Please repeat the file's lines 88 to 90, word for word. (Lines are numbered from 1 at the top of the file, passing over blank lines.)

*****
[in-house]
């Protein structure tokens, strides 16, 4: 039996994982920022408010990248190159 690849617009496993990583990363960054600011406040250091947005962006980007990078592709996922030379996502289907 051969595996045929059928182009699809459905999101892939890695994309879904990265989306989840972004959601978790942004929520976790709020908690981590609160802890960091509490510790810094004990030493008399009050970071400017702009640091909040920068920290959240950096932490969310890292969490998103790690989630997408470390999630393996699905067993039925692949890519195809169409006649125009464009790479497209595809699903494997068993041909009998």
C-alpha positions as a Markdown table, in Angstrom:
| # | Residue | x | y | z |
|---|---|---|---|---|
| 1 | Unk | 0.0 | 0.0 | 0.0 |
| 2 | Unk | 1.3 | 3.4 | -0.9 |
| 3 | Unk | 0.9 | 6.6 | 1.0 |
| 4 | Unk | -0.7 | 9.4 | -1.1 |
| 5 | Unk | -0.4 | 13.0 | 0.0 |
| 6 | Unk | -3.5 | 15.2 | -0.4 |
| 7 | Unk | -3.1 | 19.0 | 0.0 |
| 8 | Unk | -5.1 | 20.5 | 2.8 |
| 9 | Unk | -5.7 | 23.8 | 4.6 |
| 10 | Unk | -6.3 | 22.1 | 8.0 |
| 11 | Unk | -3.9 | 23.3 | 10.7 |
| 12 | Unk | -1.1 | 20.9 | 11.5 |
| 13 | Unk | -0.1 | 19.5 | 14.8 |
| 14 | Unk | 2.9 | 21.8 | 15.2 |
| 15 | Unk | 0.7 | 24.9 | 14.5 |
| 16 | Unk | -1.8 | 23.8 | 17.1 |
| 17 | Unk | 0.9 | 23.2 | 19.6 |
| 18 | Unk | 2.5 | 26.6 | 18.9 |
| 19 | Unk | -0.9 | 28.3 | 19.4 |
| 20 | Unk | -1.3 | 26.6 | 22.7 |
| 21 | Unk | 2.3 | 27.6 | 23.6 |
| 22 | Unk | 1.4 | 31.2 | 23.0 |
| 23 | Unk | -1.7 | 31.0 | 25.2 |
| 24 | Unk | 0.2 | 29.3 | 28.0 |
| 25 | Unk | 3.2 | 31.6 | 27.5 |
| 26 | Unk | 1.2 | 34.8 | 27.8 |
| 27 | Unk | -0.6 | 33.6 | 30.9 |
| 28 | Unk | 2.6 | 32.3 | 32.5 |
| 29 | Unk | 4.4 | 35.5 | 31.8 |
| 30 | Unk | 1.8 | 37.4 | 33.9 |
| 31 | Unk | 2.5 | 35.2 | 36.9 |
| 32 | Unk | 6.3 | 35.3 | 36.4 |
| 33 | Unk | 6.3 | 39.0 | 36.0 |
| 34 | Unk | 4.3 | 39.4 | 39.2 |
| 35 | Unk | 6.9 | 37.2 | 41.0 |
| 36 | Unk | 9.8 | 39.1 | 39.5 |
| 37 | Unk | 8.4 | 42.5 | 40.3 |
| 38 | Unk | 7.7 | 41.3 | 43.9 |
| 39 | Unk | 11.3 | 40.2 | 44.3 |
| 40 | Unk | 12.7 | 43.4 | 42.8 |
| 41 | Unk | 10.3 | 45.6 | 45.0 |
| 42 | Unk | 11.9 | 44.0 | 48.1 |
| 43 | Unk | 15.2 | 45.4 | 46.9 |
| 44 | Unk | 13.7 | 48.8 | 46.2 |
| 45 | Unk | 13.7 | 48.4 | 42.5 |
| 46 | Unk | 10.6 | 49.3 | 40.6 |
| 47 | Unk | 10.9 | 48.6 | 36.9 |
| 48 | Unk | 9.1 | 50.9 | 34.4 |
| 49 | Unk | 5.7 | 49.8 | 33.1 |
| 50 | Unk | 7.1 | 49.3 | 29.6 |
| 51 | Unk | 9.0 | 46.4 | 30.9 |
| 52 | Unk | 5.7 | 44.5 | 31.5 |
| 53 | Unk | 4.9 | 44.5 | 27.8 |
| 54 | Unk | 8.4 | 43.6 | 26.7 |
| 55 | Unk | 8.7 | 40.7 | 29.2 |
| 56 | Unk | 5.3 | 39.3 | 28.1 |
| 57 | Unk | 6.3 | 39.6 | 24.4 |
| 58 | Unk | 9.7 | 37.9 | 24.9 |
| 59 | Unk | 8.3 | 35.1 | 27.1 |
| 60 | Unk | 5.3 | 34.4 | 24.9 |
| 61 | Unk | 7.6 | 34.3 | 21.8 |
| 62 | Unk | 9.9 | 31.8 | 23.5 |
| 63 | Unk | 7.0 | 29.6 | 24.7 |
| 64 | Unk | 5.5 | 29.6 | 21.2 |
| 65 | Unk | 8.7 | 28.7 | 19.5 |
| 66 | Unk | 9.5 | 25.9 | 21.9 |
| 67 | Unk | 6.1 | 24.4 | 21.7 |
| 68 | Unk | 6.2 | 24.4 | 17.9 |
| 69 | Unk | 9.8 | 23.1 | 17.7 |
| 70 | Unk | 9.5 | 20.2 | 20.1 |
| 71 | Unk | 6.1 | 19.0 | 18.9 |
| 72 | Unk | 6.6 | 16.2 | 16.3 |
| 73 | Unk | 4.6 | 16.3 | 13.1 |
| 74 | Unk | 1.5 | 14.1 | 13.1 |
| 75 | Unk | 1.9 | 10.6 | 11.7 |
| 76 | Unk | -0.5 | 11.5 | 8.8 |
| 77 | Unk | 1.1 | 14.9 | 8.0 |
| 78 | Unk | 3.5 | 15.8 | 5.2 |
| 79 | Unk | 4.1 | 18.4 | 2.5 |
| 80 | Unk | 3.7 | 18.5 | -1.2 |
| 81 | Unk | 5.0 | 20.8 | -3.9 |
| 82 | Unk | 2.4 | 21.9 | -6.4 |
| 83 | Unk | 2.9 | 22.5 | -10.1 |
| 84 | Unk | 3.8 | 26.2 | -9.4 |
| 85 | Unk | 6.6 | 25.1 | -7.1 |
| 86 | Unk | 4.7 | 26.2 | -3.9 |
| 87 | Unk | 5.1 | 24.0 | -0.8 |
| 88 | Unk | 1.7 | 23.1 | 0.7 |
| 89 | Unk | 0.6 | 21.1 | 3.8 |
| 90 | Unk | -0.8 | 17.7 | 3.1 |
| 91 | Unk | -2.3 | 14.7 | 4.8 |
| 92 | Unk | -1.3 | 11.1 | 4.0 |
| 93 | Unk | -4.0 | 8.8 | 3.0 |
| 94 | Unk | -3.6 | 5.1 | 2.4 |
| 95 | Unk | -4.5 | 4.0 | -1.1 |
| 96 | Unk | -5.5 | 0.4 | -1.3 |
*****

| 83 | Unk | 2.9 | 22.5 | -10.1 |
| 84 | Unk | 3.8 | 26.2 | -9.4 |
| 85 | Unk | 6.6 | 25.1 | -7.1 |